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December 2009
Removal of the Holly Angelina
The work was done by T&T Marine Services out of Galveston and supervised by the USCG
Photos: Linda Wright
 


 
October 30, 2009
Diesel Fuel Spill in the San Bernard River
By Roy Edwards
 
Friday afternoon, 10-30-09, Jan and I stopped by the 72 foot, partially sunken shrimp boat at the end of CR 441-C in the village of River’s End. Two members of the United States Coast Guard, several members of the Garner Co. Emergency Response Team, and a large volume vacuum truck were working the diesel fuel leak from the badly listing Holly Angelina. This boat showed an original registration from Apalachicola, Florida, and a newer registration from Galveston, Texas.
As of 3 p.m., over 3,500 gallons of diesel fuel had been recovered from the tanks inside the ship’s hull. Secondary fuel tanks are scattered throughout the boat. Three additional fuel tanks were found that day (Friday).
 
A white absorbency boom surrounds the boat. White absorbency pads are scattered over the water to pick up any fuel which gets out of the boat’s hull. Diesel fuel turns the pads a reddish brown color. An orange containment boom surrounds the whole mess to keep spills from going into the river. Fishing or pleasure boats in the area should control speed to minimize wakes that could overtop the containment boom. Some “black oil” or heavier lubricants have also been recovered. These could come from the engine crank case, transmission, or wench gear boxes, etc.
 
The Coast Guard will continue to monitor this clean up until all pollutants are removed. This will include washing down the interior surfaces of the boat, and distributing absorbent pads to pick up anything that would seep from hidden areas within the hull. Until all fuel tanks are discovered, and all the other areas of the boat are inspected and cleaned, the Coast Guard will continue on-site monitoring. No completion date was predicted on Friday.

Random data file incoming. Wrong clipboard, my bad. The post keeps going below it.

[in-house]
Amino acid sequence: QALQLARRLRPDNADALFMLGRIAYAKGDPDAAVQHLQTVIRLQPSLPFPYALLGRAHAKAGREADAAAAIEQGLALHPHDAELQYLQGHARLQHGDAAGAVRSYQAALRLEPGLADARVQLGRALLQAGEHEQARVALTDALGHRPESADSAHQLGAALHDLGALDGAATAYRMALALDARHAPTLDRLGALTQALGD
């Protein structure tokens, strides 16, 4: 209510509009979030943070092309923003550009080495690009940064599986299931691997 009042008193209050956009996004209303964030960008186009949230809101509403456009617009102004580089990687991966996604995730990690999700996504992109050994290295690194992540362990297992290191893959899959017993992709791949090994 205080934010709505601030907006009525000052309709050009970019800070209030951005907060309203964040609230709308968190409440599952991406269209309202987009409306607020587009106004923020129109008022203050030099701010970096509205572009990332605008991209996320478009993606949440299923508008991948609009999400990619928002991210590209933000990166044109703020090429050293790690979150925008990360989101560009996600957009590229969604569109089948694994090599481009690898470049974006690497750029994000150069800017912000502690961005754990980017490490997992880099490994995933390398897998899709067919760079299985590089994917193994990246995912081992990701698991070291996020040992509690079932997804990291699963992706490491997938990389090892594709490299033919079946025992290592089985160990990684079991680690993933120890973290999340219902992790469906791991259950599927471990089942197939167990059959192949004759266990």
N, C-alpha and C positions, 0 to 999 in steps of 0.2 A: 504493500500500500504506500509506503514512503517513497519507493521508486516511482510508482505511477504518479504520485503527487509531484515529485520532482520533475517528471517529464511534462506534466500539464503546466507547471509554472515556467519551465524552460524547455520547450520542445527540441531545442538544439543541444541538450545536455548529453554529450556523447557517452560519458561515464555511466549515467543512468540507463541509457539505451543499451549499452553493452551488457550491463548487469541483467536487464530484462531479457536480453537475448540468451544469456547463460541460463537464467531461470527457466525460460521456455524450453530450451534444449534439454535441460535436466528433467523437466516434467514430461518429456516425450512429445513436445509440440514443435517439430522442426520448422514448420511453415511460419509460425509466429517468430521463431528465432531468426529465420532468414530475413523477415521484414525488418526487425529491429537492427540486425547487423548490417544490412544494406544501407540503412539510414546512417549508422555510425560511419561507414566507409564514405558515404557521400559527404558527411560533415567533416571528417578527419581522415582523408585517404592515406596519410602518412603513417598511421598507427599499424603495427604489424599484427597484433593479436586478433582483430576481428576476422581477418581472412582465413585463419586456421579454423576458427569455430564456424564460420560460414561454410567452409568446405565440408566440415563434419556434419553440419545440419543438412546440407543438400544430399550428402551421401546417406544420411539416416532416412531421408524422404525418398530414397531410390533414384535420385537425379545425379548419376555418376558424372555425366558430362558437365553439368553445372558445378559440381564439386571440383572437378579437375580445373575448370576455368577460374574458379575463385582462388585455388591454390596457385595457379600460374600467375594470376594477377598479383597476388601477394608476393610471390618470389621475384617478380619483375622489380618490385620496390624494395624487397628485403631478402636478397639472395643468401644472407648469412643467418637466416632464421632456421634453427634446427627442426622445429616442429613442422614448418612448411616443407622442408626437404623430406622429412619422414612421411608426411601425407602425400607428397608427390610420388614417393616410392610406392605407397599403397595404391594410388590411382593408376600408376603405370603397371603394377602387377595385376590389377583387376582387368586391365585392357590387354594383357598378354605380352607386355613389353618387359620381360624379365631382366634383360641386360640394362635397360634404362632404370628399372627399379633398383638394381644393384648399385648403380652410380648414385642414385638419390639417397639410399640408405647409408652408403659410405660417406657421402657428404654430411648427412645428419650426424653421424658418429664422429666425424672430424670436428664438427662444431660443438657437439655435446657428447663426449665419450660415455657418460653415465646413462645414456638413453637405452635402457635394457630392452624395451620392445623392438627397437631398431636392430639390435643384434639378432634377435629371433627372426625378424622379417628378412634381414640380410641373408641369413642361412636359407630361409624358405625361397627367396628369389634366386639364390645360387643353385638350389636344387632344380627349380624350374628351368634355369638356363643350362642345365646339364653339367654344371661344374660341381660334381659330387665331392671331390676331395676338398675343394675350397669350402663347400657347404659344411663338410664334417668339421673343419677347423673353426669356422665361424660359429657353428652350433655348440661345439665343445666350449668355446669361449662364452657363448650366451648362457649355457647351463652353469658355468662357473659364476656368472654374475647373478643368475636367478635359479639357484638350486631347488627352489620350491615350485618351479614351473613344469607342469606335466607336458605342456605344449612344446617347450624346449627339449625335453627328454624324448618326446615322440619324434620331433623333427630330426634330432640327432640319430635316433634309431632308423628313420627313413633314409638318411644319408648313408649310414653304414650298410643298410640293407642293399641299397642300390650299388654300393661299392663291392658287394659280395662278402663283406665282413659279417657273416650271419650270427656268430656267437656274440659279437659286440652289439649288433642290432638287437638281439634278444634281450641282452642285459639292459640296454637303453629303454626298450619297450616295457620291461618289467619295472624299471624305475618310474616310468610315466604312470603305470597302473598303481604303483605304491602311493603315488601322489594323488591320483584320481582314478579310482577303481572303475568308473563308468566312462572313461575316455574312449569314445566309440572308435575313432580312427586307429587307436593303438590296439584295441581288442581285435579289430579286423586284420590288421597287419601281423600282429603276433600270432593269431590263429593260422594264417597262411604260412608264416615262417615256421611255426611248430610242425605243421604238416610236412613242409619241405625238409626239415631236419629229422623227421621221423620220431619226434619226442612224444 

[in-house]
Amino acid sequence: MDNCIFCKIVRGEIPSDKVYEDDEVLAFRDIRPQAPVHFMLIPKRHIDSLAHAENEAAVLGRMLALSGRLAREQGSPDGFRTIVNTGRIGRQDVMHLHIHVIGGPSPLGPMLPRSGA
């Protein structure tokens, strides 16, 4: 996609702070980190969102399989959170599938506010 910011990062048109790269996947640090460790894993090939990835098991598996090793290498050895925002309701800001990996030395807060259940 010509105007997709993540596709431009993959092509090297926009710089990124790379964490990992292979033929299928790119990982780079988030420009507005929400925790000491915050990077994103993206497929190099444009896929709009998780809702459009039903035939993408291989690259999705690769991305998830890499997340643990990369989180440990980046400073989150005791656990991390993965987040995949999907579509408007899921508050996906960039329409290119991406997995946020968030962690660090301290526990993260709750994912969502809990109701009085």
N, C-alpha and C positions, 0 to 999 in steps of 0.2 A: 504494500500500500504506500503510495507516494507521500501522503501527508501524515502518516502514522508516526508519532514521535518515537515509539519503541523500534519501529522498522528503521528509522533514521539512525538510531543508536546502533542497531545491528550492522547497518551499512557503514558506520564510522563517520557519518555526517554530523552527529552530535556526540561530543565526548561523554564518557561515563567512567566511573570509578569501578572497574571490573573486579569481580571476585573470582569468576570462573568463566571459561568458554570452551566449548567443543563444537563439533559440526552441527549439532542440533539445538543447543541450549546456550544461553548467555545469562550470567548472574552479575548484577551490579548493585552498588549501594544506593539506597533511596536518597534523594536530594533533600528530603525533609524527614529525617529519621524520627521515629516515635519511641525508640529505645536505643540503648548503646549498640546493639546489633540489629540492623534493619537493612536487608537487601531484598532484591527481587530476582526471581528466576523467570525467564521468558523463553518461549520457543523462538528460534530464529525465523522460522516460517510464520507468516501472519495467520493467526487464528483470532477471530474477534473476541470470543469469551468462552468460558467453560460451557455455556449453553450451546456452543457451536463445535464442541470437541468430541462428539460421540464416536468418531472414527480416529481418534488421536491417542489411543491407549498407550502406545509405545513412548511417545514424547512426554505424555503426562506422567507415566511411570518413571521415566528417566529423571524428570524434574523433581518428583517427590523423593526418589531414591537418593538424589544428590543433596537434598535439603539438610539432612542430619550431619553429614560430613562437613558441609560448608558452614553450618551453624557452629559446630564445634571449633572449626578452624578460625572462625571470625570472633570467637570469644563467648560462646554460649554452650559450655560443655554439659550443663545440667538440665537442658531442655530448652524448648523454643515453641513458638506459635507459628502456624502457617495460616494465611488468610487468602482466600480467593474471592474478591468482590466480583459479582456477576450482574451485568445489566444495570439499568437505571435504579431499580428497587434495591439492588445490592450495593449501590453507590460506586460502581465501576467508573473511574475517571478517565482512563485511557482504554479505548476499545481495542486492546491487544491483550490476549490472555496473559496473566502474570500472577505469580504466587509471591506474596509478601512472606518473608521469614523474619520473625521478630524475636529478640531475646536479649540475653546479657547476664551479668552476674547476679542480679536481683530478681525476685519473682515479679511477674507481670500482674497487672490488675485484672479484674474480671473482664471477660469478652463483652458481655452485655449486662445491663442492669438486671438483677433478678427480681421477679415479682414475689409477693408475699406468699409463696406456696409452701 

The Coast Guard does not have the authority to remove this shrimp boat. Removal of this derelict eye-sore will be left to county or state agencies. Should the boat continue to roll right, the net masts would become hazardous to pleasure craft and commercial barge traffic.
 
Finding the legal owners of the Holly Angelina is very important. They are responsible for the cost of the clean-up and the boat’s removal. If they don’t pay, you and I will foot the bill with our taxes. If you know anything about the ownership of the Holy Angelina, contact the Brazoria County Environmental Health Dept. at 979-964-1600 or Texas General Land Office at 1-800-998-4GLO.
 


 
October 24, 2009
Volunteers at the Recent Diesel Spill 
By Nancy Kanter
 
It takes more than a village to save a river. It takes an entire community––and that is exactly what happened. Concerned citizens, Friends Of the River San Bernard (F.O.R.) volunteers, Brazoria County officials, and personnel from the agencies of Texas Parks and Wildlife, Texas General Land Office and the US Coast Guard all responded and contributed to containing what could have been an environmental disaster.